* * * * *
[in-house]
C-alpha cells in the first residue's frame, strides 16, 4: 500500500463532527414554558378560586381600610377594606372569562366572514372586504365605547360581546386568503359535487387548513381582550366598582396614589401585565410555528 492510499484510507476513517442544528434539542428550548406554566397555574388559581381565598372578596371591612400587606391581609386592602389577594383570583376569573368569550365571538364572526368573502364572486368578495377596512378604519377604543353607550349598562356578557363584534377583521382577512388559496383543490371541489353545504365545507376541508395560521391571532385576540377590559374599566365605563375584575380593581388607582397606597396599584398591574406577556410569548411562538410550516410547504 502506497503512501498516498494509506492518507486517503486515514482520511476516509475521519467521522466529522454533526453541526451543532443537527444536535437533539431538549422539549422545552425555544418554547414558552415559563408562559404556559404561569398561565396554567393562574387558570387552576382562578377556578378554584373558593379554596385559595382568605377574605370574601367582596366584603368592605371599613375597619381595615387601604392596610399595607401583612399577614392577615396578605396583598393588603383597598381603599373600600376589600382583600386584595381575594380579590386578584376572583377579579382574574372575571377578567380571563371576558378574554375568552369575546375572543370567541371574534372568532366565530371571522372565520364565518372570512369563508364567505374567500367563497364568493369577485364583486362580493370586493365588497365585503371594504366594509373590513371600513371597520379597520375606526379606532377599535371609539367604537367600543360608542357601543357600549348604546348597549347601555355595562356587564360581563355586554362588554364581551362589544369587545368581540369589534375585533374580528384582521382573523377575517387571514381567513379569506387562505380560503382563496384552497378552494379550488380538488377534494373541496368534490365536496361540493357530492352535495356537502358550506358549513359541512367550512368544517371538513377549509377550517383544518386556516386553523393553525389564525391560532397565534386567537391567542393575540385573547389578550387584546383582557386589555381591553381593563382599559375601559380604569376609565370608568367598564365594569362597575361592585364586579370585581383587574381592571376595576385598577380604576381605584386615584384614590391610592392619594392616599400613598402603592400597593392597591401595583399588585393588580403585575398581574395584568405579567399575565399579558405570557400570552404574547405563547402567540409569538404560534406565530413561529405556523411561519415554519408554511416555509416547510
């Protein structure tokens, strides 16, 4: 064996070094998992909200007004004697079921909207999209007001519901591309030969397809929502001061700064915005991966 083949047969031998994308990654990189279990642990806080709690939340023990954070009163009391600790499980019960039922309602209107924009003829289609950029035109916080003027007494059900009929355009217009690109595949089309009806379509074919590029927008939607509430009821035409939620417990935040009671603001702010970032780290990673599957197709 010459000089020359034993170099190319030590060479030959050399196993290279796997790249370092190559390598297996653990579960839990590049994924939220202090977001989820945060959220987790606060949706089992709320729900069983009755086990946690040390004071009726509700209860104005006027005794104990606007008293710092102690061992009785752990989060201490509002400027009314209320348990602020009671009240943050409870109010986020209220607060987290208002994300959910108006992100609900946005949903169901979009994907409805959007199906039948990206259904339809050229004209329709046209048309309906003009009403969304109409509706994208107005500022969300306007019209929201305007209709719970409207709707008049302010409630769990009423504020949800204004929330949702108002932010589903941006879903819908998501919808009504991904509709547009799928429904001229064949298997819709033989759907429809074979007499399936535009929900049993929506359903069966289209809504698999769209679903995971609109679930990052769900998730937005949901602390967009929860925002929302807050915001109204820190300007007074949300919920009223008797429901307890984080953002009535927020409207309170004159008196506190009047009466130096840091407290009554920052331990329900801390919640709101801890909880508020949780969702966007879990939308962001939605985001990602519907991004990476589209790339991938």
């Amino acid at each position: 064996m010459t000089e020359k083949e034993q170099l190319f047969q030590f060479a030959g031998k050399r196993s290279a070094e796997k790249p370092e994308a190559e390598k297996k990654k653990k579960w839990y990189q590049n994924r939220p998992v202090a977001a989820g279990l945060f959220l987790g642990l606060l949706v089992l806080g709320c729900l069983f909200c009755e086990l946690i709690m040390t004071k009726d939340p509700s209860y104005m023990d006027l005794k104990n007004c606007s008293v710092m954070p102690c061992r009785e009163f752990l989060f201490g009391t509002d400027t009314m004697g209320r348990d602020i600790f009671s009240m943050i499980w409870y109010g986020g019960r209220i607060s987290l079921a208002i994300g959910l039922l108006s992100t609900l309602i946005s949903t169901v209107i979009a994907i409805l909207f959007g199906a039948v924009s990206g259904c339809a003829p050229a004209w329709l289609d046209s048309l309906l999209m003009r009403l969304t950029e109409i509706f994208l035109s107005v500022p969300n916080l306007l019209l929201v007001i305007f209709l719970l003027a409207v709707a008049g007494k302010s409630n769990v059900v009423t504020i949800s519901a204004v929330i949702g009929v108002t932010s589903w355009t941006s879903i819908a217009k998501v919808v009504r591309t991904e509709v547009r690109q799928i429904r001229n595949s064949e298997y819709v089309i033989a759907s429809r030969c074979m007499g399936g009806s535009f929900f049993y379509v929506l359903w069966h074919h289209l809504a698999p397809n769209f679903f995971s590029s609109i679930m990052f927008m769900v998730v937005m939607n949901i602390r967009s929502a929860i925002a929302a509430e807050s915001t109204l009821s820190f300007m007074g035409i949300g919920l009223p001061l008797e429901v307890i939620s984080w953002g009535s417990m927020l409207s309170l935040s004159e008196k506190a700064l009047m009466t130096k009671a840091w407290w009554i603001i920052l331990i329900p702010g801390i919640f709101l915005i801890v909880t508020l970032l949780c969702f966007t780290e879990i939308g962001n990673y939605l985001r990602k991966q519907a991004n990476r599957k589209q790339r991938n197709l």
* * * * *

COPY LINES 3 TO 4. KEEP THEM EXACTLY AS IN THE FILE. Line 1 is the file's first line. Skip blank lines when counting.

């Protein structure tokens, strides 16, 4: 064996070094998992909200007004004697079921909207999209007001519901591309030969397809929502001061700064915005991966 083949047969031998994308990654990189279990642990806080709690939340023990954070009163009391600790499980019960039922309602209107924009003829289609950029035109916080003027007494059900009929355009217009690109595949089309009806379509074919590029927008939607509430009821035409939620417990935040009671603001702010970032780290990673599957197709 010459000089020359034993170099190319030590060479030959050399196993290279796997790249370092190559390598297996653990579960839990590049994924939220202090977001989820945060959220987790606060949706089992709320729900069983009755086990946690040390004071009726509700209860104005006027005794104990606007008293710092102690061992009785752990989060201490509002400027009314209320348990602020009671009240943050409870109010986020209220607060987290208002994300959910108006992100609900946005949903169901979009994907409805959007199906039948990206259904339809050229004209329709046209048309309906003009009403969304109409509706994208107005500022969300306007019209929201305007209709719970409207709707008049302010409630769990009423504020949800204004929330949702108002932010589903941006879903819908998501919808009504991904509709547009799928429904001229064949298997819709033989759907429809074979007499399936535009929900049993929506359903069966289209809504698999769209679903995971609109679930990052769900998730937005949901602390967009929860925002929302807050915001109204820190300007007074949300919920009223008797429901307890984080953002009535927020409207309170004159008196506190009047009466130096840091407290009554920052331990329900801390919640709101801890909880508020949780969702966007879990939308962001939605985001990602519907991004990476589209790339991938």
């Amino acid at each position: 064996m010459t000089e020359k083949e034993q170099l190319f047969q030590f060479a030959g031998k050399r196993s290279a070094e796997k790249p370092e994308a190559e390598k297996k990654k653990k579960w839990y990189q590049n994924r939220p998992v202090a977001a989820g279990l945060f959220l987790g642990l606060l949706v089992l806080g709320c729900l069983f909200c009755e086990l946690i709690m040390t004071k009726d939340p509700s209860y104005m023990d006027l005794k104990n007004c606007s008293v710092m954070p102690c061992r009785e009163f752990l989060f201490g009391t509002d400027t009314m004697g209320r348990d602020i600790f009671s009240m943050i499980w409870y109010g986020g019960r209220i607060s987290l079921a208002i994300g959910l039922l108006s992100t609900l309602i946005s949903t169901v209107i979009a994907i409805l909207f959007g199906a039948v924009s990206g259904c339809a003829p050229a004209w329709l289609d046209s048309l309906l999209m003009r009403l969304t950029e109409i509706f994208l035109s107005v500022p969300n916080l306007l019209l929201v007001i305007f209709l719970l003027a409207v709707a008049g007494k302010s409630n769990v059900v009423t504020i949800s519901a204004v929330i949702g009929v108002t932010s589903w355009t941006s879903i819908a217009k998501v919808v009504r591309t991904e509709v547009r690109q799928i429904r001229n595949s064949e298997y819709v089309i033989a759907s429809r030969c074979m007499g399936g009806s535009f929900f049993y379509v929506l359903w069966h074919h289209l809504a698999p397809n769209f679903f995971s590029s609109i679930m990052f927008m769900v998730v937005m939607n949901i602390r967009s929502a929860i925002a929302a509430e807050s915001t109204l009821s820190f300007m007074g035409i949300g919920l009223p001061l008797e429901v307890i939620s984080w953002g009535s417990m927020l409207s309170l935040s004159e008196k506190a700064l009047m009466t130096k009671a840091w407290w009554i603001i920052l331990i329900p702010g801390i919640f709101l915005i801890v909880t508020l970032l949780c969702f966007t780290e879990i939308g962001n990673y939605l985001r990602k991966q519907a991004n990476r599957k589209q790339r991938n197709l």